Published On: Sun, Oct 14th, 2018

Market selloff won’t change Federal Reserve’s course to higher interest rates

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All signs suggest the Federal Reserve will not bow to Donald Trump and deviate from the gradual lifting of US interest rates, after the US president declared at the depths of last week’s sharemarket sell-off that the central bank is “out of control”.

Fed policymakers have consistently and more importantly, in an increasingly singular voice, made clear that rates will continue to rise over the course of the next year, and given the strength of the US economy there’s a likelihood that rates will turn at least modestly restrictive.

What’s not yet clear is how far rates will have to rise to reach a level that the Fed considers neutral – where rates neither bolster nor restrain the pace of growth – because rates already have risen so much.

“At present, we are about 100 basis points below the Fed’s estimate of neutral,” RBC Capital Markets chief US economist Tom Porcelli wrote on Friday.

"Now, you have to remember there's a lot of uncertainty about neutral," Mr Evans said in an interview. "We have ...

“Now, you have to remember there’s a lot of uncertainty about neutral,” Mr Evans said in an interview. “We have different opinions about what that is.”

Daniel Acker

“In other words, at this pace of hikes, we will not get to neutral until roughly the end of next year. Not above it – where damage tends to occur. Right at it. Will they go above it? It seems highly likely.”

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The target range for the Fed funds rate is now at 2 per cent to 2.25 per cent. Market bets are pointing to another 25 basis point increase in December.

Fed policymaker projections point to at least three more 25 basis point increases in 2019, reaching 3.1 per cent next year and 3.4 per cent in 2020.

In a blog post late last week, PIMCO market strategist Tony Crescenzi said the neutral rate is “an anchor and not a floor or a ceiling”.

And with rates now within reach of policymaker projections, Mr Crescenzi said “for Treasury yields to move meaningfully from current levels, investors would have to expect either a higher or lower terminal rate”.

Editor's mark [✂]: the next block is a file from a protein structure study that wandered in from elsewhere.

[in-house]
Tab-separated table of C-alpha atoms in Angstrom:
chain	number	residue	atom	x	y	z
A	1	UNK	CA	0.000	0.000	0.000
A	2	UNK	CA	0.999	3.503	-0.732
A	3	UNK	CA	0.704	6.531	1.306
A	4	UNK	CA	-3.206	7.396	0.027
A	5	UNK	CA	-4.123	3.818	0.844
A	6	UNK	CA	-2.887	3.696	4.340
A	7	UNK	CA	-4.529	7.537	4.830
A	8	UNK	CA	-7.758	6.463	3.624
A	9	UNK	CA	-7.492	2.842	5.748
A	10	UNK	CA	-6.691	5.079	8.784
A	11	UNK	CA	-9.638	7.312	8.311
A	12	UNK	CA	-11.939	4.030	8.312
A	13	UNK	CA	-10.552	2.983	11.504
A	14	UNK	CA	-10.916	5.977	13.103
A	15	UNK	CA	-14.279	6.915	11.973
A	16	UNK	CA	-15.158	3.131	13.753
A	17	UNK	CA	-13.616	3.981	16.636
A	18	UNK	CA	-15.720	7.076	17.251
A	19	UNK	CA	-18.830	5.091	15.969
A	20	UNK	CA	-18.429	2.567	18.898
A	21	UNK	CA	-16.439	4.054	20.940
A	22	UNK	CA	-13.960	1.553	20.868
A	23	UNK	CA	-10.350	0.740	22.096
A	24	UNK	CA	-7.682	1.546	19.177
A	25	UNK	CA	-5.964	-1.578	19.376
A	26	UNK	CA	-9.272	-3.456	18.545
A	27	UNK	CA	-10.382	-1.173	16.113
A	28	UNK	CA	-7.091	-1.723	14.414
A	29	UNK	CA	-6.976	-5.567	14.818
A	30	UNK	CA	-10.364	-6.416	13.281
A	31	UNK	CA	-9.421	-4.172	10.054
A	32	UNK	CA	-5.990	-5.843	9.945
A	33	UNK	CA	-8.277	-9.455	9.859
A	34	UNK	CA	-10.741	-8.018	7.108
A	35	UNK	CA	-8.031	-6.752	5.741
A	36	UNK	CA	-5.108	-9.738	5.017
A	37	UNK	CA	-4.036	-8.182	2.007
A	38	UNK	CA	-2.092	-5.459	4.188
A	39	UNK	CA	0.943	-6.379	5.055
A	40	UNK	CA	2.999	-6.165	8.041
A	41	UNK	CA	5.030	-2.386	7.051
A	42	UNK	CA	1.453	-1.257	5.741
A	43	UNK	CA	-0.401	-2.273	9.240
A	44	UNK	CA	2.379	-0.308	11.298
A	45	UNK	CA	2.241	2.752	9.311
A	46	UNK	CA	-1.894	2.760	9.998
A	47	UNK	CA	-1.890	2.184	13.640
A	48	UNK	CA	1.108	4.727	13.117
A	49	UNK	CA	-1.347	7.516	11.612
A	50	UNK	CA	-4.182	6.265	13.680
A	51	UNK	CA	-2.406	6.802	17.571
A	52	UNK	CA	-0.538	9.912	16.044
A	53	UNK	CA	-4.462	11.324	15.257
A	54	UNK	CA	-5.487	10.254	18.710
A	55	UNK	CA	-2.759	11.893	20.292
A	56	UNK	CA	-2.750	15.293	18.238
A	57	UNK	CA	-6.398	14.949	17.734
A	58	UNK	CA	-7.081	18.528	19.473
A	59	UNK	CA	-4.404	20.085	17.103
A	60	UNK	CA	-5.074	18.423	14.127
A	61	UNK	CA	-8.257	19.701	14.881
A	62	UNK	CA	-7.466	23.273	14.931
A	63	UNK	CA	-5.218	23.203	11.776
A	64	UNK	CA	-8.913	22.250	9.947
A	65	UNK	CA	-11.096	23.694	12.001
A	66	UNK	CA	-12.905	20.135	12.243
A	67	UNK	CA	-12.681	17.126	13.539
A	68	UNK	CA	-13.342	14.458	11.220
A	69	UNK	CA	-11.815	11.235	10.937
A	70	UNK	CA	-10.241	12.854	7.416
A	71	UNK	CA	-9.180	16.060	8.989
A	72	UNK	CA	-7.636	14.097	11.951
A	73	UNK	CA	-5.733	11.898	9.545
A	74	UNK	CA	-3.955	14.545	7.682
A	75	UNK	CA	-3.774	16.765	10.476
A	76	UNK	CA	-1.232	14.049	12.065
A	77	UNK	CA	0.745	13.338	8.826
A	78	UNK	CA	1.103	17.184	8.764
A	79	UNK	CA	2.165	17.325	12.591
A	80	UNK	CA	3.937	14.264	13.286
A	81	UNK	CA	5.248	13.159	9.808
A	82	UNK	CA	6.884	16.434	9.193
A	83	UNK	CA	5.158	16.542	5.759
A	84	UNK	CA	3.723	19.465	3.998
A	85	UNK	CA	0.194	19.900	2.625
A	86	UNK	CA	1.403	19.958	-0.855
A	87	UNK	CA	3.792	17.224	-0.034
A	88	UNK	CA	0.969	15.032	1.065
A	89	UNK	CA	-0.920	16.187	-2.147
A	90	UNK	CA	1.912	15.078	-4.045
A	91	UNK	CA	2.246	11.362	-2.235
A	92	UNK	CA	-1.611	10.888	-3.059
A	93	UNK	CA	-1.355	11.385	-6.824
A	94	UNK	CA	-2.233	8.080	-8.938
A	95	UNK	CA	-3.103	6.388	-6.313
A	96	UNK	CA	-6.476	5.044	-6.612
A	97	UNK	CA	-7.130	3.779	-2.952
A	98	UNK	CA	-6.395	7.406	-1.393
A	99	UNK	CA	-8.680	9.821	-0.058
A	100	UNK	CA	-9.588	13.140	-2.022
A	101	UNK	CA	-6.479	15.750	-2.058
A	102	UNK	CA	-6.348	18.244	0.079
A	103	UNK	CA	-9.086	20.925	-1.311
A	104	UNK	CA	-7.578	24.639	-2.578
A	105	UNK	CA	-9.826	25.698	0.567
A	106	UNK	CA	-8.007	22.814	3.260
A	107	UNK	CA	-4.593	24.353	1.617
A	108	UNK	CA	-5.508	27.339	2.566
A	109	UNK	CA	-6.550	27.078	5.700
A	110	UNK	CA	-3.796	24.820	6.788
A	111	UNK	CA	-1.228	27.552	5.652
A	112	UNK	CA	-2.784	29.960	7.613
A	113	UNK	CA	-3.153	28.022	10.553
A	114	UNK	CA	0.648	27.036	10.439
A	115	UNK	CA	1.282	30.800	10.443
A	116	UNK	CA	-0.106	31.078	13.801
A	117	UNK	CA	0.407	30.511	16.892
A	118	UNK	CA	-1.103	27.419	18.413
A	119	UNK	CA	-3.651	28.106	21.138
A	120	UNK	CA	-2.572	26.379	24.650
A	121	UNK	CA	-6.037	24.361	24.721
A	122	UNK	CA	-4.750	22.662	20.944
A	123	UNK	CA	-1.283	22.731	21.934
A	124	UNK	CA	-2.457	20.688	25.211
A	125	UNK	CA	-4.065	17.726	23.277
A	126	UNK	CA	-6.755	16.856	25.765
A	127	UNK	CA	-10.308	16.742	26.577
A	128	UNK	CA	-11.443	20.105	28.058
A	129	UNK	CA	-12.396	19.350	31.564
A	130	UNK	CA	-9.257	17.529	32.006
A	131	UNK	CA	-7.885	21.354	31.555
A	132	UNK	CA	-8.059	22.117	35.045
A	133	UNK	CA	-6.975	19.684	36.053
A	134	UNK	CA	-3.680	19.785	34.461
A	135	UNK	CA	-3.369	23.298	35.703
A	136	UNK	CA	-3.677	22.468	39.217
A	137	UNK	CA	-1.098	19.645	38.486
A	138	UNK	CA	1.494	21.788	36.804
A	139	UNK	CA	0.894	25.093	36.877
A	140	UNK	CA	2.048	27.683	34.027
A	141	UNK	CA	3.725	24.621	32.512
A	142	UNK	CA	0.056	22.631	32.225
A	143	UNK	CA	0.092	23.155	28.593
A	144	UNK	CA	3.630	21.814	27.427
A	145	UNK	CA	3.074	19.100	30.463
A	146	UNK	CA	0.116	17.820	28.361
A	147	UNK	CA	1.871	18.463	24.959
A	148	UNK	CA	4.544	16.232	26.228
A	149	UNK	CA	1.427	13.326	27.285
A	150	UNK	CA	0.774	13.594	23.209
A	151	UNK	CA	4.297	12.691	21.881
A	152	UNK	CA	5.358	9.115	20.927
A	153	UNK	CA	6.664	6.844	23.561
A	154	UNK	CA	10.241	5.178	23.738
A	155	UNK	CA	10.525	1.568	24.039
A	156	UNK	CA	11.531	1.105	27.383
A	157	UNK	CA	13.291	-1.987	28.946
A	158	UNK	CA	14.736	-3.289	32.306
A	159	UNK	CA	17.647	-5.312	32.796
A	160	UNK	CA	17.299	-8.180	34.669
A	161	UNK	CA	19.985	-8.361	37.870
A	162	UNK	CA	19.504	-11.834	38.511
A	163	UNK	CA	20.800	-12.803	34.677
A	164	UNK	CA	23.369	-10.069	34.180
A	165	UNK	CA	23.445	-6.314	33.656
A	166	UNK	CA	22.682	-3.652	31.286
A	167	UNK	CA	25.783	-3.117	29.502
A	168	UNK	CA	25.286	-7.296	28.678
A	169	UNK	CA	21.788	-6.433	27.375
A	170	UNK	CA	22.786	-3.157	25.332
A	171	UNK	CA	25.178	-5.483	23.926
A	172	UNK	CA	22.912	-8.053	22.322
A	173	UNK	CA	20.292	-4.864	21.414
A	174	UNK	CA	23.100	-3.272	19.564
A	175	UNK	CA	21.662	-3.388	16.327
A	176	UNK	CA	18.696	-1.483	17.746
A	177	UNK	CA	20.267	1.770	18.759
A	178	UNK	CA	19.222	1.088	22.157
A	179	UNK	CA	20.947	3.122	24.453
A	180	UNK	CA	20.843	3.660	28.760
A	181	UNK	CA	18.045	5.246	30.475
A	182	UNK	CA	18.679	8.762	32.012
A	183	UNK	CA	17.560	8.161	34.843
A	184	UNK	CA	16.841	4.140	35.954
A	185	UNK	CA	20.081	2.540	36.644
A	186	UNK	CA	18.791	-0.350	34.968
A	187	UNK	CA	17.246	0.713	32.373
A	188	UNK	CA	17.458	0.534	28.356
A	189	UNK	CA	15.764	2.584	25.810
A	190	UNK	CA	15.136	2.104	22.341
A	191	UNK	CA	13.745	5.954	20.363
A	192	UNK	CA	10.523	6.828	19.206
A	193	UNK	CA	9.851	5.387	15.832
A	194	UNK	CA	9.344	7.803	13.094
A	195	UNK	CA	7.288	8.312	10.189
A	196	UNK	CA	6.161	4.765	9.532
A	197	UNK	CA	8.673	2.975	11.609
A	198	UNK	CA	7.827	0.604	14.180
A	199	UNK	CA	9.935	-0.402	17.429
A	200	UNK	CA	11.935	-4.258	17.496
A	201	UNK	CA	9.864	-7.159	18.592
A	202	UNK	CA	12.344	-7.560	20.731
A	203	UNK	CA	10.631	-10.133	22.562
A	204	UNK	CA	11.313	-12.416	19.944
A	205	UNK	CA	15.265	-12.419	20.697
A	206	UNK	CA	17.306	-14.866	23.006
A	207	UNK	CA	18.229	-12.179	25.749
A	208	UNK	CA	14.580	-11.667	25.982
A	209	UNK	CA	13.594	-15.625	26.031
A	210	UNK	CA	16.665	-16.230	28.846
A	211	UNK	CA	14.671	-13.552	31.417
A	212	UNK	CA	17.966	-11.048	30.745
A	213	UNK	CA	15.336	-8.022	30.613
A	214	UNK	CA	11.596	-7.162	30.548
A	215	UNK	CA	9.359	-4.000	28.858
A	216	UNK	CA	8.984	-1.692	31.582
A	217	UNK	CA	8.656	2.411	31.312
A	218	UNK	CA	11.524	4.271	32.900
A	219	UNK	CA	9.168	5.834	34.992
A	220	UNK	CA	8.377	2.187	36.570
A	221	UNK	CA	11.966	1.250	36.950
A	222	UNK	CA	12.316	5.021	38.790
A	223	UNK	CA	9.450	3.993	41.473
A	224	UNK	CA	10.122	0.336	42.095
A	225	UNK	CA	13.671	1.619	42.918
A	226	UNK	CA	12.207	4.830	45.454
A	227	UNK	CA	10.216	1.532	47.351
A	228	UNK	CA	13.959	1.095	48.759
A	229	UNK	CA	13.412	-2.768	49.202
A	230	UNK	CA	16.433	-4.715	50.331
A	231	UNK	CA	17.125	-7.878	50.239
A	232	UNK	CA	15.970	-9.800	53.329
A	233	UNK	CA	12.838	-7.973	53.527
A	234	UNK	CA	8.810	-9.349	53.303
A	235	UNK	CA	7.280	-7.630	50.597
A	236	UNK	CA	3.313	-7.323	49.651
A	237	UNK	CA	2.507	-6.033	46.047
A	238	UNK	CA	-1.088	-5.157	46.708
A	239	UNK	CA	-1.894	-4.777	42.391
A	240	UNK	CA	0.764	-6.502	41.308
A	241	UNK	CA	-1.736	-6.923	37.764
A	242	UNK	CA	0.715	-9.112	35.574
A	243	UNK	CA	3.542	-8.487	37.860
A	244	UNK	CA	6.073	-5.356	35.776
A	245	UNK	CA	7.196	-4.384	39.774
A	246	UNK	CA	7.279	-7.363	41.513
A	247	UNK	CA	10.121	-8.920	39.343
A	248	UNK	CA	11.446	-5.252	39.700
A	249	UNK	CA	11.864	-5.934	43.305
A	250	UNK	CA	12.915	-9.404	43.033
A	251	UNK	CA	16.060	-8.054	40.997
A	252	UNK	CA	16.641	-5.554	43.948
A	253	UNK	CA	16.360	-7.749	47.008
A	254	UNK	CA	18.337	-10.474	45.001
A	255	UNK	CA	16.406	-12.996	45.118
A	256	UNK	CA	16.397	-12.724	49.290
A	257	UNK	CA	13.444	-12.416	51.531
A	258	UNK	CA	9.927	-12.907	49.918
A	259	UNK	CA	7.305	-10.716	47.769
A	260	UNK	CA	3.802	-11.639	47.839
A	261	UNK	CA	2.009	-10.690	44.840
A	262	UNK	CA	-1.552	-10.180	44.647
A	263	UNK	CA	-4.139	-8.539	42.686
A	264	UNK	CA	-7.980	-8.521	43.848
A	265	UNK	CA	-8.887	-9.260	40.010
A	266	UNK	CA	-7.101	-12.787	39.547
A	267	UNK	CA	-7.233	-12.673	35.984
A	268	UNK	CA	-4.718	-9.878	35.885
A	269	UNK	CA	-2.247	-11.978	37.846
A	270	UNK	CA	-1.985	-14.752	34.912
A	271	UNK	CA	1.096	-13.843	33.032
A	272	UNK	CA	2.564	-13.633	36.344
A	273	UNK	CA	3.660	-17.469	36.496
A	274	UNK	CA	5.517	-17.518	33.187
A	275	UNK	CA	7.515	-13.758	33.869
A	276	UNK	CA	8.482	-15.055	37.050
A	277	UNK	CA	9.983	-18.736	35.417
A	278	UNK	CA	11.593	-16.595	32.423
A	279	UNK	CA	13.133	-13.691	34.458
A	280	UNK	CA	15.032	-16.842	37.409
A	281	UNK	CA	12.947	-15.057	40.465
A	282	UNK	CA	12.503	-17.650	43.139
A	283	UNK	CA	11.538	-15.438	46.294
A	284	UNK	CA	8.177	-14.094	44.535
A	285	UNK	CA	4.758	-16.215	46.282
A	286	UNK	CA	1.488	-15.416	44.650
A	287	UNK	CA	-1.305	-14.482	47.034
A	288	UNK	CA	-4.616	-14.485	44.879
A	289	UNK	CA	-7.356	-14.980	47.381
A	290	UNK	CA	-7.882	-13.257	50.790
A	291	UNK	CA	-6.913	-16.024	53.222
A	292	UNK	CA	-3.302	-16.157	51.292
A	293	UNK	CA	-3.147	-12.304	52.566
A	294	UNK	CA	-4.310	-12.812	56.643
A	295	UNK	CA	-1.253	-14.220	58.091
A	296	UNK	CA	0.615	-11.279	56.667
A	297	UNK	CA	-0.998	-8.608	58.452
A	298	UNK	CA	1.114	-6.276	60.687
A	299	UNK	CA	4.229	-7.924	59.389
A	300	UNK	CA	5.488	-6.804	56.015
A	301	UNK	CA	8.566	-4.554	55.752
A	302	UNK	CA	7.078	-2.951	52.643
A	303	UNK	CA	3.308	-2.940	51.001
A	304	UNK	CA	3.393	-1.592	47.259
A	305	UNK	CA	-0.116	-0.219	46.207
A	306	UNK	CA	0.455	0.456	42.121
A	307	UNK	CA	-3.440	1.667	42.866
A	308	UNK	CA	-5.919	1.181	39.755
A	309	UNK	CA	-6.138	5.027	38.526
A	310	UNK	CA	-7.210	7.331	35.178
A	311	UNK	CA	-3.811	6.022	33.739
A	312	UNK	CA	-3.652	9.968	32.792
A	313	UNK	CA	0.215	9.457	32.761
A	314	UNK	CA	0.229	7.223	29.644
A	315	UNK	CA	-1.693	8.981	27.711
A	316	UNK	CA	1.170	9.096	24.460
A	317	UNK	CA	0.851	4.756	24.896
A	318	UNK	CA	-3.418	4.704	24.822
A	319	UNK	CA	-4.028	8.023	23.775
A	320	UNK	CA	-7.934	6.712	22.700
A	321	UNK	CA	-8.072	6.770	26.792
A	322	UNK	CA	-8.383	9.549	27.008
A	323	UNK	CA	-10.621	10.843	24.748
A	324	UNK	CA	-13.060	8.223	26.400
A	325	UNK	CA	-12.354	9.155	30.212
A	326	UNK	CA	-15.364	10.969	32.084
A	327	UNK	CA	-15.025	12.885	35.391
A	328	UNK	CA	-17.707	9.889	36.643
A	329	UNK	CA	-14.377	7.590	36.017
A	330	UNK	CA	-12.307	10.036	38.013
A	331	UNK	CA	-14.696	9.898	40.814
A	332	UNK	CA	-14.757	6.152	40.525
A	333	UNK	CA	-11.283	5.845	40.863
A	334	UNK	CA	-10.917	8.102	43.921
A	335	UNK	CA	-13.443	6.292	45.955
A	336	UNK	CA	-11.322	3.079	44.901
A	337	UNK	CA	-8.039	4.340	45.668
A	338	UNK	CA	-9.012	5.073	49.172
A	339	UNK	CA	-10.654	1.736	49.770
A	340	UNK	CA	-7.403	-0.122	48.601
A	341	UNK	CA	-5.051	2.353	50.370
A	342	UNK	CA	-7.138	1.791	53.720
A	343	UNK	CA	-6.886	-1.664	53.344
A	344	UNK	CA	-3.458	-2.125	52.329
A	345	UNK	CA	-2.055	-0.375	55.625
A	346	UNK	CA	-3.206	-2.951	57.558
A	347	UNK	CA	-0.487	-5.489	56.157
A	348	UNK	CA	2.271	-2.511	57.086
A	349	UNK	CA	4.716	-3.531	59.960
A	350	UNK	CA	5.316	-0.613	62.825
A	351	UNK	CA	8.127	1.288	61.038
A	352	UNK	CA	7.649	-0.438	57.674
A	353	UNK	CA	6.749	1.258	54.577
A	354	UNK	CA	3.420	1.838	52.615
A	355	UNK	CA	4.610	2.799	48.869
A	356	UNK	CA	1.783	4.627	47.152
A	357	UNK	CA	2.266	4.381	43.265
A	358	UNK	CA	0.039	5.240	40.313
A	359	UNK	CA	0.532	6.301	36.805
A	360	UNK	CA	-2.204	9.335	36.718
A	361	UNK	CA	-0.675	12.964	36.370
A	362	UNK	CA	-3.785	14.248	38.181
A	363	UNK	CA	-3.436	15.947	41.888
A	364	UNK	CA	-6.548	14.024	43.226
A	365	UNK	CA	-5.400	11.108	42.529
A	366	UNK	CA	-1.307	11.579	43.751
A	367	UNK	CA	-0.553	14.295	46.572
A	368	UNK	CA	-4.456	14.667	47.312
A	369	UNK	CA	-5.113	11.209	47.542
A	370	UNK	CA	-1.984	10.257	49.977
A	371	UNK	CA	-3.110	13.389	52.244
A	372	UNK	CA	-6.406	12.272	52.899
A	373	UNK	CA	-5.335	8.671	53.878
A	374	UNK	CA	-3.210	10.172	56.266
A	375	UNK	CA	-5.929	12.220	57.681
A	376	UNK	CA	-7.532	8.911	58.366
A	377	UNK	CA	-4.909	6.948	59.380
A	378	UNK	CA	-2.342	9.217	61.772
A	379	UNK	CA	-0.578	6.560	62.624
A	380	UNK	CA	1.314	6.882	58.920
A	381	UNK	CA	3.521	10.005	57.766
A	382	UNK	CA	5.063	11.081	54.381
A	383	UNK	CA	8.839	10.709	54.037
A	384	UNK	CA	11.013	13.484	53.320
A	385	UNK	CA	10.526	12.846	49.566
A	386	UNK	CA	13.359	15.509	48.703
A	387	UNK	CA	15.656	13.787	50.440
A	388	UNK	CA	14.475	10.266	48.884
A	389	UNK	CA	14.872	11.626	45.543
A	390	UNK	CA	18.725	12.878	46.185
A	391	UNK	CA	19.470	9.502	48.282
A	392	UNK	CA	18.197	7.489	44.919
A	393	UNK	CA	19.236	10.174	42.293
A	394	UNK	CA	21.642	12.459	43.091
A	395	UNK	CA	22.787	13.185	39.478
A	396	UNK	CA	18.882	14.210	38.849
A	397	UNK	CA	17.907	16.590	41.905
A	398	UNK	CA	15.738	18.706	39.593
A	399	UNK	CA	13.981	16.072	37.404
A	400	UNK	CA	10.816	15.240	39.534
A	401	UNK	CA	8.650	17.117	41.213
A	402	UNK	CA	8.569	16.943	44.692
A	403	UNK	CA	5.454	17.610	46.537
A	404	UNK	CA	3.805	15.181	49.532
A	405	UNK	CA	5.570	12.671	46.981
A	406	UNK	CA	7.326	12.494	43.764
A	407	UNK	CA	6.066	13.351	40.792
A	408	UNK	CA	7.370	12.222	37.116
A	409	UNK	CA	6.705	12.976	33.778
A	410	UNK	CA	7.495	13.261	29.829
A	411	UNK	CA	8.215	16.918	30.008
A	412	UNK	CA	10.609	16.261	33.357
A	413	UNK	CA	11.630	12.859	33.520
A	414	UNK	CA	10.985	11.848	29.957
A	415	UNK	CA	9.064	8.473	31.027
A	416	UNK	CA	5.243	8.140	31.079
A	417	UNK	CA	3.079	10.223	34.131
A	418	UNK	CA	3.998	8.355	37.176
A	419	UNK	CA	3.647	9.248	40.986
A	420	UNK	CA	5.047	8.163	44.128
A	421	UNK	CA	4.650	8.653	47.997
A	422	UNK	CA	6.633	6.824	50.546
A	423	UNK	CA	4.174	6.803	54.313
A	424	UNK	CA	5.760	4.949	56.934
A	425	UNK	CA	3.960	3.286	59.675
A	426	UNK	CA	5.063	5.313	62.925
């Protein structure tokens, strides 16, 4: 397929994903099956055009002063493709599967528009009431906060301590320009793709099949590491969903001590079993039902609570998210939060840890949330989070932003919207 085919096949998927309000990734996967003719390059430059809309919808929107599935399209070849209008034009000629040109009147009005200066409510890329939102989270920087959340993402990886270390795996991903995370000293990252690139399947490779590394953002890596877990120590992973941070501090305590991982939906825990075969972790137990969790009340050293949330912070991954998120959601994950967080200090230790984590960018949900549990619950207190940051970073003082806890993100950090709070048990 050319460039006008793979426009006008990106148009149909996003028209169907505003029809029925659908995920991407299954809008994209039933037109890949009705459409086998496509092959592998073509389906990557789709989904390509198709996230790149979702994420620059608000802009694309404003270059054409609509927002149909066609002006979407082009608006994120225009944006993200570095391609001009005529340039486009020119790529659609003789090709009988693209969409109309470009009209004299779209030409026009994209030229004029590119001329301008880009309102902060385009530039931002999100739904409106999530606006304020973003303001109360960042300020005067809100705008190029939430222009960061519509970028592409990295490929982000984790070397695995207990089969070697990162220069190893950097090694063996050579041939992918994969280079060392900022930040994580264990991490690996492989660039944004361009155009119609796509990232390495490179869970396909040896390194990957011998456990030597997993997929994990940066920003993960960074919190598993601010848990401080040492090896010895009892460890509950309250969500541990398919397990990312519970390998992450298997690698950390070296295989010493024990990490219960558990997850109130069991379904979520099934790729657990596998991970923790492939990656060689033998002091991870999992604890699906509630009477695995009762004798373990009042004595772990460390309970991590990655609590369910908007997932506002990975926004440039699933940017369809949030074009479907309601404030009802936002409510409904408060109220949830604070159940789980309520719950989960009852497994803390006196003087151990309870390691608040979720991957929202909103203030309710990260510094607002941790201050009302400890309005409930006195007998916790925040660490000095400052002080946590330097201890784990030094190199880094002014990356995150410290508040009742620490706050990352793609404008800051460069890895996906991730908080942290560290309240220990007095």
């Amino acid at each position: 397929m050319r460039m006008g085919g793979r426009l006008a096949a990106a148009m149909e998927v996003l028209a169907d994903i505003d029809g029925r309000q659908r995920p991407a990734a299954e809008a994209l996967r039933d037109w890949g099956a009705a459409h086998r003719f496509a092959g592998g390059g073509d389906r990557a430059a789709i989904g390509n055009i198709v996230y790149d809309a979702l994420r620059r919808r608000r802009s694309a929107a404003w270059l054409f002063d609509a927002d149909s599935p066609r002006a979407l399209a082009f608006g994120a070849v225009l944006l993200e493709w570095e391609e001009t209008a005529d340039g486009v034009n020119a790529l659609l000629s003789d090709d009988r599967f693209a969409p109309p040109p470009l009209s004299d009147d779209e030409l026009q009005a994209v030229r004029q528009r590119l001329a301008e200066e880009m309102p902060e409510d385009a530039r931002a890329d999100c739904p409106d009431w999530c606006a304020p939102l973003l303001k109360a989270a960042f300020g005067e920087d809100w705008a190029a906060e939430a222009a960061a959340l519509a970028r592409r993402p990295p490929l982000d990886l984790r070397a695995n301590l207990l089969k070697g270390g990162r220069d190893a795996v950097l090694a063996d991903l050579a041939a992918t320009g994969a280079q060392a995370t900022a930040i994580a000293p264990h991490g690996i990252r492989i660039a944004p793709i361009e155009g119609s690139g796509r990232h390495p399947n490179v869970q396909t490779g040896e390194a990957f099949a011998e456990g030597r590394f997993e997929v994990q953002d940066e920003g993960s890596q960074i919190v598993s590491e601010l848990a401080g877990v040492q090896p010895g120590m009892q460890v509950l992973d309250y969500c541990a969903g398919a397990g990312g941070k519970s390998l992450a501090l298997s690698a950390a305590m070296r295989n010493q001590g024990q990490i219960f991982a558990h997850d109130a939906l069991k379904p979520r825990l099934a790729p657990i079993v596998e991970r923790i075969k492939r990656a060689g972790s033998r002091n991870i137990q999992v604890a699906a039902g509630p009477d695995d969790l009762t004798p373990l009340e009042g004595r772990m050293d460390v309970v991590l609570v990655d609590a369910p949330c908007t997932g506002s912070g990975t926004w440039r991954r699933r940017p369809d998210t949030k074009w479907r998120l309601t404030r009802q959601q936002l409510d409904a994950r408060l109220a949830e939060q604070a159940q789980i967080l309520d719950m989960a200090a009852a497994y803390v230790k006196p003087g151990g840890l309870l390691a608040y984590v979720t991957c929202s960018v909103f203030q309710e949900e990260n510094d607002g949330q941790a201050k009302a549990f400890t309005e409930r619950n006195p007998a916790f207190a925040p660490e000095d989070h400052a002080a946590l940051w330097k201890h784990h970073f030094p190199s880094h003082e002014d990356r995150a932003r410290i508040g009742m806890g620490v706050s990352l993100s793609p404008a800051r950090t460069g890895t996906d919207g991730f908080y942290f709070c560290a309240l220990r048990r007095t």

‘Moving target’

The yield on the US 10-year Treasury note was 3.16 per cent at the end of trading on Friday in New York, having risen 19 basis points in the last month and 89 basis points in the last year. It has more than doubled since August 2016.

The surge in US bond yields the last few weeks – the 10-year spiked to 3.26 per cent on Wednesday – and last week’s equity sell-off have been attributed in part to a shift in investors’ expectations about just how far the Fed will continue to lift and whether it will accelerate the pace of hikes notwithstanding President Trump’s “loco” characterisation.

Mr Porcelli threw cold water on the Fed over-tightening thesis, arguing that there was nothing new learned on Friday or Thursday about the Fed and its intentions. “Last we checked, the Fed’s dots have changed marginally of late. So did the market just wake up to the reality that the Fed is going to do what they say with regard to the hiking cycle? Actually, we seriously doubt that is what is happening here.”

Recession: a 2020 event?

In an interview with CNBC on Friday, Chicago Fed boss Charles Evans agreed that neutral could be reached with three more 25 basis point increases and then the Fed could continue to lift rates until they became restrictive.

Mr Evans defined restrictive, as he’s said he has previously, “of maybe 50 basis points” above neutral.

“Now, you have to remember there’s a lot of uncertainty about neutral,” Mr Evans said. “We have different opinions about what that is.”

Mr Evans also said: “We might have to sort of feel our way around that a little bit, but I’m going to be looking at how inflation is performing and the momentum in the economy.”

Mr Porcelli said that the Fed tends to lift rates about 100 basis points “above” neutral. It is usually at that point that recession occurs. Based on the Fed’s dot plot, that would be a 2020 event.

‘Not emotional enough’

But here is the problem, the RBC economist said, trend rates of growth, really the key input that helps define neutral, are on the rise. “And the non-partisan CBO has also marked up potential growth for the years ahead. So guess what is likely to happen? The neutral rate is also going to rise.”

This week investors will parse the minutes from the Fed’s September policy meeting where it dropped the word “accommodative” from its description of monetary policy. Perhaps the minutes will provide a reason to tap into some emotion.

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